Haiti earthquake: Twitter feeds from Port-au-Prince, elsewhere

Foreign governments and international aid organizations are mobilizing to send assistance to Haiti, after the most powerful earthquake ever recorded in the impoverished island nation devastated much of the capital, Port-au-Prince.

U.N. officials in New York said the number of dead could easily reach into the thousands, with unknown numbers of people believed trapped in collapsed buildings.

Here are the latest posts on the Haiti earthquake, including news reports from Port-au-Prince, descriptions of relief efforts, requests for help, and links to photos from Twitter users:

January 12, 2010; 7:43 PM ET  | Category:  world
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This is going to be a huge test of the Administration and of the world's capacity to respond to massive disasters.

Remember, during the Bush Years, it took 5 days for the government to get bottled water to New Orleans.

How long will it take to get it to Haiti?

Posted by: thardman | January 12, 2010 9:13 PM

Luckily there isn't much to break in Haiti and they are a democracy. A free people will respond to help those in need and rebuild their society.

Posted by: jeansmith2 | January 13, 2010 12:08 AM


I would not be at all surprised if it is shown that this earthquake is related to gold/silver/copper mining in Haiti. Western corporations are mining all over Haiti, and could have corrupted some volcanic fault lines over a long period of time, triggering this quake. Of course, if this is found to be true, don't expect to hear about on the 6 o'clock news.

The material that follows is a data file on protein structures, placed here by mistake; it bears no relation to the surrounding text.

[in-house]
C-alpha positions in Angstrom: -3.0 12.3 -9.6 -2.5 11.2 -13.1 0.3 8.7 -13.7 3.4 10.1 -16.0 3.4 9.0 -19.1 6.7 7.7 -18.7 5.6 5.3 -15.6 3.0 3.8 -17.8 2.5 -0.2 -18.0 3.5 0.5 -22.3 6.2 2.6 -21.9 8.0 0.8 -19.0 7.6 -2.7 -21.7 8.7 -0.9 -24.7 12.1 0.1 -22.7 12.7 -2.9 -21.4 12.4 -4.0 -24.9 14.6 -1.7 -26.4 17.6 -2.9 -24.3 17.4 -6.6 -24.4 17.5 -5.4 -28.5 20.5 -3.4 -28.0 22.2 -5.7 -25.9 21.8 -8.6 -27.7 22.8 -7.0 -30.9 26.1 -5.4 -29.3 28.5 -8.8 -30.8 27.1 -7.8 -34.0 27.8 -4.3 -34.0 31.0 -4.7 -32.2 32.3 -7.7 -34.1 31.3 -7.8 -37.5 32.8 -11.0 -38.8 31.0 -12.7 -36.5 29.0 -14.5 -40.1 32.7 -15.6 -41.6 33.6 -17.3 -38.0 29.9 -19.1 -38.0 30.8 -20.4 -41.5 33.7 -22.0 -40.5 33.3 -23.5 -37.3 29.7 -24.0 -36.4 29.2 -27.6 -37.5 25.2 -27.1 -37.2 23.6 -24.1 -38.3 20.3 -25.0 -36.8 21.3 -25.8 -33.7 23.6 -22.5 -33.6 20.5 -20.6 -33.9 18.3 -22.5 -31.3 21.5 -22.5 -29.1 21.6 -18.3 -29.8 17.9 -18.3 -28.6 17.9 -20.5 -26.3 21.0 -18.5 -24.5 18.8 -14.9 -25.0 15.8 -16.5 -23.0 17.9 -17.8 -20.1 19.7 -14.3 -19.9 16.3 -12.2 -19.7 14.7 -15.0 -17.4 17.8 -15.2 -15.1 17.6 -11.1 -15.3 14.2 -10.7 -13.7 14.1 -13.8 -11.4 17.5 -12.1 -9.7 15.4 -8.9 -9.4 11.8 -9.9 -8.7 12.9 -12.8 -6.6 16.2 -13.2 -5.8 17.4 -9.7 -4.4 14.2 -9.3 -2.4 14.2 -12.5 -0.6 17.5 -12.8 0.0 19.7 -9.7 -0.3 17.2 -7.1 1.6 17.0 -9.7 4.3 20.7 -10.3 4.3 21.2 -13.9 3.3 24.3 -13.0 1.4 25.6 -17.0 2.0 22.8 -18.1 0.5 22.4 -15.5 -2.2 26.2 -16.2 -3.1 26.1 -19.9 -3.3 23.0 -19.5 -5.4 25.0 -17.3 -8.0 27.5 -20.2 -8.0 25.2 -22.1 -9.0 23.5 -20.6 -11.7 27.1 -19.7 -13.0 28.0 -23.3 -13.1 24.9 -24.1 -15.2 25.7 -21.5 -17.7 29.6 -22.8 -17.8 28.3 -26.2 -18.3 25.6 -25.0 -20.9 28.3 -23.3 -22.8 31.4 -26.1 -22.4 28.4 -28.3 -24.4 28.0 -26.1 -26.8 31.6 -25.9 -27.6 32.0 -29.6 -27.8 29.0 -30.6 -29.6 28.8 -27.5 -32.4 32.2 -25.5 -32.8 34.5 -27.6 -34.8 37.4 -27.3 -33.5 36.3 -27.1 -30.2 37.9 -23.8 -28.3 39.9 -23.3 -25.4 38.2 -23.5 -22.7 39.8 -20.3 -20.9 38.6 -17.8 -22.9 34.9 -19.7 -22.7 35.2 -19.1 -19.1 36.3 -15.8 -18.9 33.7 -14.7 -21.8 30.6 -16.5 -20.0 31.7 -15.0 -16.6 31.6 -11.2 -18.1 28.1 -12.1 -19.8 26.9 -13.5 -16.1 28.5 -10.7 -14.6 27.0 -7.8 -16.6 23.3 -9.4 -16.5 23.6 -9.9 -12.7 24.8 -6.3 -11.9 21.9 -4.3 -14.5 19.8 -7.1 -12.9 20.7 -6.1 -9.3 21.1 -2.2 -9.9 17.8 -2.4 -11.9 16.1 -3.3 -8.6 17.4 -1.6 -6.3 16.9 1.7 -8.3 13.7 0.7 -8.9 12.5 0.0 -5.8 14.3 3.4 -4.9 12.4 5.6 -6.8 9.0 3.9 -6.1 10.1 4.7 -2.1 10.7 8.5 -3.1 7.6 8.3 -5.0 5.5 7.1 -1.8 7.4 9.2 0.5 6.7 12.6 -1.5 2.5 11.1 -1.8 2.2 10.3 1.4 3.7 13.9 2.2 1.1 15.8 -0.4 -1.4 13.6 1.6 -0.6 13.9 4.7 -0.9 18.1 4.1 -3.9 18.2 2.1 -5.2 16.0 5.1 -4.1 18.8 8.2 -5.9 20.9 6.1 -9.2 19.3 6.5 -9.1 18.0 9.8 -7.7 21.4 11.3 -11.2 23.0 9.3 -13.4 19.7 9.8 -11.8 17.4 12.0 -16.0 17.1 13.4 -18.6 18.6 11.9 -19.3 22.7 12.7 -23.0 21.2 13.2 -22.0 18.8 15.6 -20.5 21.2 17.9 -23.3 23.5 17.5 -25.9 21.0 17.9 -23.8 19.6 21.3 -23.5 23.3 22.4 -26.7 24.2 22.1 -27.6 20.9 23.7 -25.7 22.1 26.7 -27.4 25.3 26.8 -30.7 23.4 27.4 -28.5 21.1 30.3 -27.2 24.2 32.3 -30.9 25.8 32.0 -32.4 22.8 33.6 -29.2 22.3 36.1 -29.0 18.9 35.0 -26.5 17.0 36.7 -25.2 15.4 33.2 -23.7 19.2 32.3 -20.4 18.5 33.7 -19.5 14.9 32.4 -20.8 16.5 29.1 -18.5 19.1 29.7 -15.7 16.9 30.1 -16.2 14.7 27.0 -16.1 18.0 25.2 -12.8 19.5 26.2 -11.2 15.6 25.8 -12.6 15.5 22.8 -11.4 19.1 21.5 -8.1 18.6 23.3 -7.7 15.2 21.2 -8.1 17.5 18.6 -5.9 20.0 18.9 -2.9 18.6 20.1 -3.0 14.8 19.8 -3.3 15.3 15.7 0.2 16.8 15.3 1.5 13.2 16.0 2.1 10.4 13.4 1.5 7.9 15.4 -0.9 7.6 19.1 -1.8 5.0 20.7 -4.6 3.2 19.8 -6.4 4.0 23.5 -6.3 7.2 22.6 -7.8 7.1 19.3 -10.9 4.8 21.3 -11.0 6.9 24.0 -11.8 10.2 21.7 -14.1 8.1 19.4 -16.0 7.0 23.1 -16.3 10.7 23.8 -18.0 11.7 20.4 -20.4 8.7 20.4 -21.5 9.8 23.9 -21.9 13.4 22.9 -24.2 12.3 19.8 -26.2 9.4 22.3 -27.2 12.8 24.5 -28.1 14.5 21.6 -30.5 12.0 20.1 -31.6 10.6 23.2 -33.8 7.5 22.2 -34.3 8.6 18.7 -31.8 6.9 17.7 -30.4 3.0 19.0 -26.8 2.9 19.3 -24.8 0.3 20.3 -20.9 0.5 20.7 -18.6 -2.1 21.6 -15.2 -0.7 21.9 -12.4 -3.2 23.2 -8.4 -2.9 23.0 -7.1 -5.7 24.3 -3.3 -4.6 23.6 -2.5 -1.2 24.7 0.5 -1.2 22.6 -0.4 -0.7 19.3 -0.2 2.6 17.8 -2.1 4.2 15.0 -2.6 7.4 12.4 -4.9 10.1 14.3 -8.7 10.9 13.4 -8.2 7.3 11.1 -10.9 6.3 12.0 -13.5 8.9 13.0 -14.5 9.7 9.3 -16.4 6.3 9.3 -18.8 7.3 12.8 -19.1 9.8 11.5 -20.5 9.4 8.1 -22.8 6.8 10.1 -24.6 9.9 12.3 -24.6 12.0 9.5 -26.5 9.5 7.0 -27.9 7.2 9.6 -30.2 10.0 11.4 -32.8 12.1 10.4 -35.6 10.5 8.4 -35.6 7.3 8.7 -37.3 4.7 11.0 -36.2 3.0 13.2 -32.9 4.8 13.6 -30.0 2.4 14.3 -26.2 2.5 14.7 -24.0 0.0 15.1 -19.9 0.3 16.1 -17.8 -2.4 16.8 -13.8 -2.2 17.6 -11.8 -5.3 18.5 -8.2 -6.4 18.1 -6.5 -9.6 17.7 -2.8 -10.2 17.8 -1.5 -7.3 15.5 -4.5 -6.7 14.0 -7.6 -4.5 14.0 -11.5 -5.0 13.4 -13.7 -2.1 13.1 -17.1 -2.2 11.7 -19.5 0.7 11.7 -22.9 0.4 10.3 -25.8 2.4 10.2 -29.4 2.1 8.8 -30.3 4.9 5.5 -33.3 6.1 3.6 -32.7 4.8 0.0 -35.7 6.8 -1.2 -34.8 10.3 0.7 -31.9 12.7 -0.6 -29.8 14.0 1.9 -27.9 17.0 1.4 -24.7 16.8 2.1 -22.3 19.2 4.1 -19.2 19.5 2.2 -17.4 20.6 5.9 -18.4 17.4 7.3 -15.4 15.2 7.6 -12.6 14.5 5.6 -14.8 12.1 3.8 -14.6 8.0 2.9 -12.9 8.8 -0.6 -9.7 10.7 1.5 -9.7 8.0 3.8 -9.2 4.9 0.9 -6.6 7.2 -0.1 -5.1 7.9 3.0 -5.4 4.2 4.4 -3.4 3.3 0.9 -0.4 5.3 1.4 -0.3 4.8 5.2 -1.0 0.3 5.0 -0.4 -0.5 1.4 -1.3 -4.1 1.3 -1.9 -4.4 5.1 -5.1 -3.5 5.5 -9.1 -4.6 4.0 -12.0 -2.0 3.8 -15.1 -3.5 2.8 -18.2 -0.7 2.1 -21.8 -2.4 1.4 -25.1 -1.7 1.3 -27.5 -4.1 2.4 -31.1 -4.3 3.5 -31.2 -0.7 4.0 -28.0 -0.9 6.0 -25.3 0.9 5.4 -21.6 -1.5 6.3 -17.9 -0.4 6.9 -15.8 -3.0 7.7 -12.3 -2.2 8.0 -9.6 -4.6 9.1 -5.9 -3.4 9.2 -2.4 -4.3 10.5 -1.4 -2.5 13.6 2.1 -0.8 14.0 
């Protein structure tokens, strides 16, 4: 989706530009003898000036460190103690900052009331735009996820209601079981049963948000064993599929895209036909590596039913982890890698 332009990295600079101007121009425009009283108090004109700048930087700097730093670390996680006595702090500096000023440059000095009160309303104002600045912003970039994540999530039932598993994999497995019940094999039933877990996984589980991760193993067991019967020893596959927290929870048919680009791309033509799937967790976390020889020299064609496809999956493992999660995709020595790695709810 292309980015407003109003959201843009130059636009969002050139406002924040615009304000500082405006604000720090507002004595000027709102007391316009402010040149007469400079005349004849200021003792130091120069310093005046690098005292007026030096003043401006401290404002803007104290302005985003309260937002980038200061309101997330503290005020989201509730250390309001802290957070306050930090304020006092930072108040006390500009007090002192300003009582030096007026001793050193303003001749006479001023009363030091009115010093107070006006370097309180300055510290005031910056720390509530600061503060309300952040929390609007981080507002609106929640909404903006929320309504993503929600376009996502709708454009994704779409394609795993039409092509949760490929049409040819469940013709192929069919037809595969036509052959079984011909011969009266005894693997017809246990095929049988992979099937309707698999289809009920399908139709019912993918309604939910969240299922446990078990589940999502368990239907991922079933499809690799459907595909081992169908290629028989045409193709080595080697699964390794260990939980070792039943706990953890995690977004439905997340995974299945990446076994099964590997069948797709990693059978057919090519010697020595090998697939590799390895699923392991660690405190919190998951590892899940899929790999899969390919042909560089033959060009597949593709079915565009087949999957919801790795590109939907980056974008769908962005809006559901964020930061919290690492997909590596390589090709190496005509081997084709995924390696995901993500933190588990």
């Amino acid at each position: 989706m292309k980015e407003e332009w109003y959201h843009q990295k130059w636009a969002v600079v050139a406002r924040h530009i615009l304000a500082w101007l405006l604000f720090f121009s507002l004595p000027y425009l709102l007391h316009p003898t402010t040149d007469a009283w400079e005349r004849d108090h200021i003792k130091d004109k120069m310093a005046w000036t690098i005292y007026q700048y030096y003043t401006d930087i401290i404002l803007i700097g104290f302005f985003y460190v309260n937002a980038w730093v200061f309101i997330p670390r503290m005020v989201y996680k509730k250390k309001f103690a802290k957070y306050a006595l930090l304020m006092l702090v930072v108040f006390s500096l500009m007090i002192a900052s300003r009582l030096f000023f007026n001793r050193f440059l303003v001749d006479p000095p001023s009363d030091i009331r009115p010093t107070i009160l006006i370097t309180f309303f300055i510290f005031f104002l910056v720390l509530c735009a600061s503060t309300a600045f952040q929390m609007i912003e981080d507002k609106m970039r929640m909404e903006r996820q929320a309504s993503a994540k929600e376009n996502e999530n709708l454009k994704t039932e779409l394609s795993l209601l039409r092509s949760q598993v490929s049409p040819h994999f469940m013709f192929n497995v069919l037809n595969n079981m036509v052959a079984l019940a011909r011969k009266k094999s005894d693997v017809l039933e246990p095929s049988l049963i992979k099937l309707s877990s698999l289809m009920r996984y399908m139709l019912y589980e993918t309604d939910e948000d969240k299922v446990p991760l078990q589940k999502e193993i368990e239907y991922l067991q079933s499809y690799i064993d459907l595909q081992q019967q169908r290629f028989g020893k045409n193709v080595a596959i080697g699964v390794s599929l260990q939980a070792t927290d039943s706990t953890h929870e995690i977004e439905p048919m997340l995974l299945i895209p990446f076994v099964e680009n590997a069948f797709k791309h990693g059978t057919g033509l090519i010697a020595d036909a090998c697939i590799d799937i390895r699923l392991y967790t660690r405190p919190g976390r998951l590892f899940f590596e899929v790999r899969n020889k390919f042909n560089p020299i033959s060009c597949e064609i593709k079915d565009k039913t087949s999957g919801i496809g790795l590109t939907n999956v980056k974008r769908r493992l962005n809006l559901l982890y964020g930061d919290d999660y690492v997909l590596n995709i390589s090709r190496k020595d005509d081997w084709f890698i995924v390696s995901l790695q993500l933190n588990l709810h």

Posted by: demtse | January 13, 2010 7:54 AM


We need to help the people help themselves. We need a Map of the area and equip the uninjured. We need the Telecommunication companies to send cell phone batteries and cell phones to the people and put it in their hands so they can communicate back to us what is needed. We need the uninjured to upload pictures and form a sort of community watch and assign them to areas until we have covered all of the affected areas. We need the retired in U.S. to come together and pass their expertise and knowledge to the people on the ground. Rolling Medical Trucks and Rolling Food and Health trucks , rapid response vehicles need to be moved in. Organize the people and that will help us get to the injured within the 48 hours.

Posted by: GAPRDDESC | January 13, 2010 11:04 AM

I hope in the rebuilding efforts they build to withstand Tsunami, Earthquake 8.0 or higher, and have more green space. I hope the plan is to have every resident replant one tree all 9 million plant a tree. Can the land continue to hold 9 million? How will this affect their neighbors?

Posted by: GAPRDDESC | January 13, 2010 11:27 AM

I'm in Cabarete on the North Coast of the Dominican Republic. Where we are staying, we noticed our pool sloshing back and forth and thought maybe it was about to overflow. But, no sadly, we were witnessing the where where we are near the beach shifting in horizontal waves. Most people here felt the quake and had mild shaking in the their houses. What we feared most was the tsunami
warning as there are beach resorts all along this coast and old Dominican towns and villages. The Tsunami watch people in Hawaii were excellent at letting media people know they were out of danger, thus averting panic.
So sad, this town usually rocks at night ---- merengue music in the bars all along the beach ---. Last night, it was quiet, out of respect for the tragedy in Haiti. And it has been raining here
for ten days straight, with one day of bright sunlight.
Great great reporting on your site. We really needed to know what's going on and we got it from you.

Posted by: crz300 | January 13, 2010 1:10 PM

..what is the point of all of these pointless, redundant "tweets"?

Posted by: davis_renee | January 13, 2010 2:33 PM

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